After American heavy metal band Riot went through a bit of turmoil, resulting in the band splitting up, nobody would've expected this. This is the epitome of a hidden gem, this album is already among my favorites of all time; and compared to my other sacred cows, I've known this beauty for a relatively short amount of time. The thunderous heavy metal that Riot had been playing before this was awesome, but this is ridiculously good. This is creative, fast, heavy, energetic, and everything in between. There's only a handful of metal albums that match this, and it is one of the few that are worthy of that sparkly 100%.

Thundersteel's looks are rather deceptive. Upon first glance, you would expect this to be some old NWOBHM album that nobody cared about, but this is not at all the case. In reality, Thundersteel will give any metal album you can think of a run for its money; and unless said album is by a certain band whose initials are JP - it's screwed up against this record. Right when the first screaming licks of the title track pierce your ears, you know you're in for a seriously wicked speed metal assault. This band is firing on all cylinders here, and while we're making engine metaphors - this bad boy has twelve of them. And the whole thing is turbocharged.

Thundersteel features a fearless and furious bout of speed metal that rivals the best of the best. The riffs are creative and heavy, but fast and dexterous. The rhythm section thunders along wonderfully, providing a thick slab of power that allows Mark Reale and Tony Moore to soar above with peerless glory. While everything is heavy and powerful, the music and subject matter never gets too serious (and never corny); and frankly, these songs are all extremely catchy. Tony Moore's vocals are impeccable, every chorus is utterly breathtaking and totally awesome in all of its 80's glory. The solos are in a league all their own, with Mark Reale laying down some of the most badass licks I've ever heard. The solo section of "On Wings of Eagles" is just insane. Well, it's not just a section, there's a whole slew of 'em. The song plows through your face while an endless maelstrom screaming guitar leads electrify your very freakin' soul. Honestly, that can be said about all of these, this album doesn't just have a highlight here and there - the entire record is consistently amazing.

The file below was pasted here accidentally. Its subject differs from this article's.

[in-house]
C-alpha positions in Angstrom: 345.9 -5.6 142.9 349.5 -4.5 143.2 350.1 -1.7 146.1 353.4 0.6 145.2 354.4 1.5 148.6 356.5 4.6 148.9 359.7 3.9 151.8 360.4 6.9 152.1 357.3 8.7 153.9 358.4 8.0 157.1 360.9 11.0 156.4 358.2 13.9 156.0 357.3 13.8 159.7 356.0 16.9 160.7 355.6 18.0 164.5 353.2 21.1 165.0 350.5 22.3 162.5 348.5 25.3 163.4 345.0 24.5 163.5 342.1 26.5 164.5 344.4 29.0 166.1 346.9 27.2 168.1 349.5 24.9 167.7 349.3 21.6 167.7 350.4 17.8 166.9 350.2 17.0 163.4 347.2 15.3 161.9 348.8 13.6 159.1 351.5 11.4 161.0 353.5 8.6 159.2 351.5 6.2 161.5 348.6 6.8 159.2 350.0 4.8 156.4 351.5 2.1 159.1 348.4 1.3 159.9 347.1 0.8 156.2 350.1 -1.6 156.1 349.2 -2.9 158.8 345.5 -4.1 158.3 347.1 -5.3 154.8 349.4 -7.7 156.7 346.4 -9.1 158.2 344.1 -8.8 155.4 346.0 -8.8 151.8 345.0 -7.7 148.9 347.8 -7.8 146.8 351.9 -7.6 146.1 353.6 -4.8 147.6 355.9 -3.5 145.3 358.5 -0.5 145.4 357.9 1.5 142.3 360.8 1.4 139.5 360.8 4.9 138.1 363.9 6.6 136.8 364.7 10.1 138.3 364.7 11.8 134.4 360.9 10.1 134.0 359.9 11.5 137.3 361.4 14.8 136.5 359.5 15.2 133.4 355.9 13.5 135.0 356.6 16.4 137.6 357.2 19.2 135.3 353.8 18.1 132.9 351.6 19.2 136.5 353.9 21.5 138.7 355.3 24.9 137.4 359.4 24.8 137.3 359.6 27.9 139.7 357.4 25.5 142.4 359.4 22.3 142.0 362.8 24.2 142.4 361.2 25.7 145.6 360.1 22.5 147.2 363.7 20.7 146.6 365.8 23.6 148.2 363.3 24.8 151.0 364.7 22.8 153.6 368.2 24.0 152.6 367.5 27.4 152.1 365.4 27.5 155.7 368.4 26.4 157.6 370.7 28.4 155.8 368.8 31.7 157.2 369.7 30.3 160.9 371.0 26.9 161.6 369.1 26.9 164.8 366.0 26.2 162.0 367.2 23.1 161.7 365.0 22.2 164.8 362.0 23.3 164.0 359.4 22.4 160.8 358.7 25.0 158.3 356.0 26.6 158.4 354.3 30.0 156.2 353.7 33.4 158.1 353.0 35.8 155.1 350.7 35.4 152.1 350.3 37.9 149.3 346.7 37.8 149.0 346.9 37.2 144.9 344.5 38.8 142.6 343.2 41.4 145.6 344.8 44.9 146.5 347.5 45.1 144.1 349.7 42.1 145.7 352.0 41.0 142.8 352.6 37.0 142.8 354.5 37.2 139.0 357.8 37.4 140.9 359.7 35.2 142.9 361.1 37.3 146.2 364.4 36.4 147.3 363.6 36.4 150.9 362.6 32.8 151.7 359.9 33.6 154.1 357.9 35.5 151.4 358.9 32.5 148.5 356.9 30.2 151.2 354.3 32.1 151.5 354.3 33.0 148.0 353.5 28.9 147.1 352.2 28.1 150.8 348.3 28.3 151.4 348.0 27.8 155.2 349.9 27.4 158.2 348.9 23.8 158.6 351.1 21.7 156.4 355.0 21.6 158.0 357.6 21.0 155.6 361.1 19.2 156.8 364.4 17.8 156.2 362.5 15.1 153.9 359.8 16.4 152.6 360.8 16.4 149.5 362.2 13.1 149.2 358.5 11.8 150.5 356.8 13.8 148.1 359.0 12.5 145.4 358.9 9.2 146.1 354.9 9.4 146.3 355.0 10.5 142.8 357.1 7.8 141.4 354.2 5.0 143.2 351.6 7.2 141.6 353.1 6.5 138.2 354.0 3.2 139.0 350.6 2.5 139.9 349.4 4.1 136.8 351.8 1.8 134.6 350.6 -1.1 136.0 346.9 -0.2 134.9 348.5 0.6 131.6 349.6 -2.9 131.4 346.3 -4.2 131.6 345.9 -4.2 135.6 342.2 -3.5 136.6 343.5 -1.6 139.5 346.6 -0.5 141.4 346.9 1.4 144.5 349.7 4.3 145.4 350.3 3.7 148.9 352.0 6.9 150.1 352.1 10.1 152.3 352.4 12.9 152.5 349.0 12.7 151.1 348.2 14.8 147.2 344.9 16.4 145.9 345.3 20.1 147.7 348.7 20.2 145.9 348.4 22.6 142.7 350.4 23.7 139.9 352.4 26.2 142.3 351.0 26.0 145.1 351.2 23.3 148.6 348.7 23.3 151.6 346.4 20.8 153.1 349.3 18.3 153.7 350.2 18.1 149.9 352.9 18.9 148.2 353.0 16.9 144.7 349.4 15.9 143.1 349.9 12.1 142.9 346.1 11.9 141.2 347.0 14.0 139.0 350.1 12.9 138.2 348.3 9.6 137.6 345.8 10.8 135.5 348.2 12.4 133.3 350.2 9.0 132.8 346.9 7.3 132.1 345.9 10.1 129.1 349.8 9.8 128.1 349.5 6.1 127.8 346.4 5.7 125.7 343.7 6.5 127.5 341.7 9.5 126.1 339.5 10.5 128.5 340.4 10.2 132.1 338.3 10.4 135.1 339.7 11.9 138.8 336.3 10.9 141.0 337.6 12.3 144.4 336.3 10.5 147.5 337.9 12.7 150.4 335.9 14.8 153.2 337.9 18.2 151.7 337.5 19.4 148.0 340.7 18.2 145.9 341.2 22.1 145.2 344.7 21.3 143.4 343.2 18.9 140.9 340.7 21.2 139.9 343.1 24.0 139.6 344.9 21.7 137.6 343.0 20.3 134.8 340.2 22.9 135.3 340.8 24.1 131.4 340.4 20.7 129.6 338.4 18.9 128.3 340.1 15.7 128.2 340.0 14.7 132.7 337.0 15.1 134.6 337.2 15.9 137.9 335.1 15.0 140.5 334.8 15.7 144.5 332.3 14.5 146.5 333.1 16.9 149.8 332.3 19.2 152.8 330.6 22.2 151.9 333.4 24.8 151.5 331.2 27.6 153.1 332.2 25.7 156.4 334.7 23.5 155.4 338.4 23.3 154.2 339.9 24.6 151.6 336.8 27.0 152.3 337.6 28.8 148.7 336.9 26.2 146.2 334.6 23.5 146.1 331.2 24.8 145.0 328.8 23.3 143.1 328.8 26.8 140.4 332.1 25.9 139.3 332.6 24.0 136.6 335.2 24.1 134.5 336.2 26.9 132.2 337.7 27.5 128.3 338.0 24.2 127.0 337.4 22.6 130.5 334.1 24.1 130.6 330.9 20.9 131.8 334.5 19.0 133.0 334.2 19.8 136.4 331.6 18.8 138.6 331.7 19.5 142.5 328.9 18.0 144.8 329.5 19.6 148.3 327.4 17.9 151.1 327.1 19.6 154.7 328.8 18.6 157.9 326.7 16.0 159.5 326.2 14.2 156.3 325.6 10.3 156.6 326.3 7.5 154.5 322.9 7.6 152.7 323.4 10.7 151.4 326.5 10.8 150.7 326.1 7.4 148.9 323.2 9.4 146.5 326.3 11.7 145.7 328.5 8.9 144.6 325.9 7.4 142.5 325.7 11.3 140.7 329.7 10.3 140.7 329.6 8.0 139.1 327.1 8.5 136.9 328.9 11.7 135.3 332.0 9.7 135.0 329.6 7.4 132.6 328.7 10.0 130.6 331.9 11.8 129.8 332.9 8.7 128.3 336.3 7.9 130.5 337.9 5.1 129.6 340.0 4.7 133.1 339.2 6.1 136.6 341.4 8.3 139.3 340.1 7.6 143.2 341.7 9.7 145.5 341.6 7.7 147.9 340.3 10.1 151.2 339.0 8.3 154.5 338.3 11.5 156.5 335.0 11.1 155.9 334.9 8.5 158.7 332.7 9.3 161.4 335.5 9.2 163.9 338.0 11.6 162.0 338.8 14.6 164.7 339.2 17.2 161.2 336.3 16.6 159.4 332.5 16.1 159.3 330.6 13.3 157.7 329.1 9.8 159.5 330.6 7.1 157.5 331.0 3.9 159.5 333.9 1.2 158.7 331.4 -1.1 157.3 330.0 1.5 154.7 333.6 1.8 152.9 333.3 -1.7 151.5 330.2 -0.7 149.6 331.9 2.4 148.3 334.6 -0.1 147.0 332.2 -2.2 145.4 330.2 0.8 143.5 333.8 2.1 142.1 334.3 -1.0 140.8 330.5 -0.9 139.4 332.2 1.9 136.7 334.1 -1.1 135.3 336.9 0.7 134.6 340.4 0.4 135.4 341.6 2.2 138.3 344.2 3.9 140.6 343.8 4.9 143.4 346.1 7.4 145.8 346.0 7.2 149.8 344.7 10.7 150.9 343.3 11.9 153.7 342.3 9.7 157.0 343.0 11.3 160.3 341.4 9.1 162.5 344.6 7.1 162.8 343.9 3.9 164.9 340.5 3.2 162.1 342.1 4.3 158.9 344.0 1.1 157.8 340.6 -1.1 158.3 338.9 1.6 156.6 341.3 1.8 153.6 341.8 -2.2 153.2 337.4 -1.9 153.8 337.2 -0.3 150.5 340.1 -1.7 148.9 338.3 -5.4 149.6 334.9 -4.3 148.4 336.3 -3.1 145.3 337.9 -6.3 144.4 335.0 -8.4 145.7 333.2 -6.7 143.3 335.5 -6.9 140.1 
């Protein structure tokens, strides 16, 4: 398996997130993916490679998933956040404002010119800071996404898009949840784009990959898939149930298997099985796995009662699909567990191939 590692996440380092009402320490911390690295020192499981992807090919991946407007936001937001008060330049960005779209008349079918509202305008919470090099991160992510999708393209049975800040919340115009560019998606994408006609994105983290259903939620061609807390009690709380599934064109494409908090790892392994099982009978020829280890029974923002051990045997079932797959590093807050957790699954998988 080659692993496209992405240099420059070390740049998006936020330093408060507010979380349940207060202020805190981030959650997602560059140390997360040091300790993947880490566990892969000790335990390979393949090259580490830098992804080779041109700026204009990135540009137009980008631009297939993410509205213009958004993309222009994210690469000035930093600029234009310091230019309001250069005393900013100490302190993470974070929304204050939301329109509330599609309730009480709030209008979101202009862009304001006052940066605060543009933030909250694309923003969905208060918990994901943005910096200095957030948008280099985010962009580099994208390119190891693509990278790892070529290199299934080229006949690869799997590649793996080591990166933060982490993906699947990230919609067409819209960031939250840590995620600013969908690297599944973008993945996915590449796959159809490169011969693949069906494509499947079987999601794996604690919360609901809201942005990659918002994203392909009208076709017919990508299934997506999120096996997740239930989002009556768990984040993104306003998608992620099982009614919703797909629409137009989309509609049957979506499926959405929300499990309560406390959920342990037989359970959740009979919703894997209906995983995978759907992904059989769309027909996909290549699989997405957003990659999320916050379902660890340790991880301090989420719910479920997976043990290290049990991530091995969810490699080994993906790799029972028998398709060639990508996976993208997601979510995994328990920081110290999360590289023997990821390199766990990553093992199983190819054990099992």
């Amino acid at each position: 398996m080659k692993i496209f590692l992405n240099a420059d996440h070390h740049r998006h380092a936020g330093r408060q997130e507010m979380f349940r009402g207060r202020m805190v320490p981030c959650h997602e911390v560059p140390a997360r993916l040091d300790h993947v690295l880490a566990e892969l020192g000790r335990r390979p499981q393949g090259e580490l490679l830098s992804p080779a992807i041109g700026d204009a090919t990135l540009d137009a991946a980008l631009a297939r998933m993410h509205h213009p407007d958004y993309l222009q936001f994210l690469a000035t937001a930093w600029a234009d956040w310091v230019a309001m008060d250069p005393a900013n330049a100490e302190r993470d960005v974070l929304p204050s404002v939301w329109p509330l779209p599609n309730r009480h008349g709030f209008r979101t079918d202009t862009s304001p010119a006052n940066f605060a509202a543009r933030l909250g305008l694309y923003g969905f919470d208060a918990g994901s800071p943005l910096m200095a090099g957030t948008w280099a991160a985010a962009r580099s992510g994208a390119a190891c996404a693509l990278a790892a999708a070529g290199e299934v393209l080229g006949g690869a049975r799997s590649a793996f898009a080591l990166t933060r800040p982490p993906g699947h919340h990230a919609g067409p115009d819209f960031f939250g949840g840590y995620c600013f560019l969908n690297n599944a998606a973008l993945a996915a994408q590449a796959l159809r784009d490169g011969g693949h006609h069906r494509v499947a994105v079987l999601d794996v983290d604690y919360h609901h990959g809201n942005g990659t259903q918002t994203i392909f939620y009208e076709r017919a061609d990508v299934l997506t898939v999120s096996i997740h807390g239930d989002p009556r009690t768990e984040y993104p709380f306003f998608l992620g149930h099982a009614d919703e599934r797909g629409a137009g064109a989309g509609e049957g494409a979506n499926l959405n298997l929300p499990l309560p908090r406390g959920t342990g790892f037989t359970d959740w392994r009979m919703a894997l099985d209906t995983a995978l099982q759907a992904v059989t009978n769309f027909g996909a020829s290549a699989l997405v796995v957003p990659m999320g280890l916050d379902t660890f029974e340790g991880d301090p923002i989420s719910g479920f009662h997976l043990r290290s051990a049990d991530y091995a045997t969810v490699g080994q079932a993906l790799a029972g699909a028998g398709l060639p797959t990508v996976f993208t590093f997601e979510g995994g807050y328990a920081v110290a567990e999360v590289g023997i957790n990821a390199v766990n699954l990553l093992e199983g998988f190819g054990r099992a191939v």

Whether it's straightforward speed metal, mid-paced crushers, or catchy anthems you want - this album has it all. There's even a menacing, nine-minute epic to close things out. My favorite song on here is "Fight or Fall", with its awesome, pounding riffing, unreal verses, and the coolest chorus EVER. "Sign of the Crimson Storm" is way up there too. This one's a mid-paced monster featuring more awe-inspiring vocals, a remarkable set of lyrics, and a heavy yet catchy feel that never gets old. "Flight of the Warrior", "Johnny's Back", and "Bloodstreets" are all super catchy anthems featuring, you guessed it, more untouchable vocals, great riffs, and an unrivaled sense of energy combined with badass heavy metal resolve. Every song on this album is an undoubtedly killer track, nothing gets old.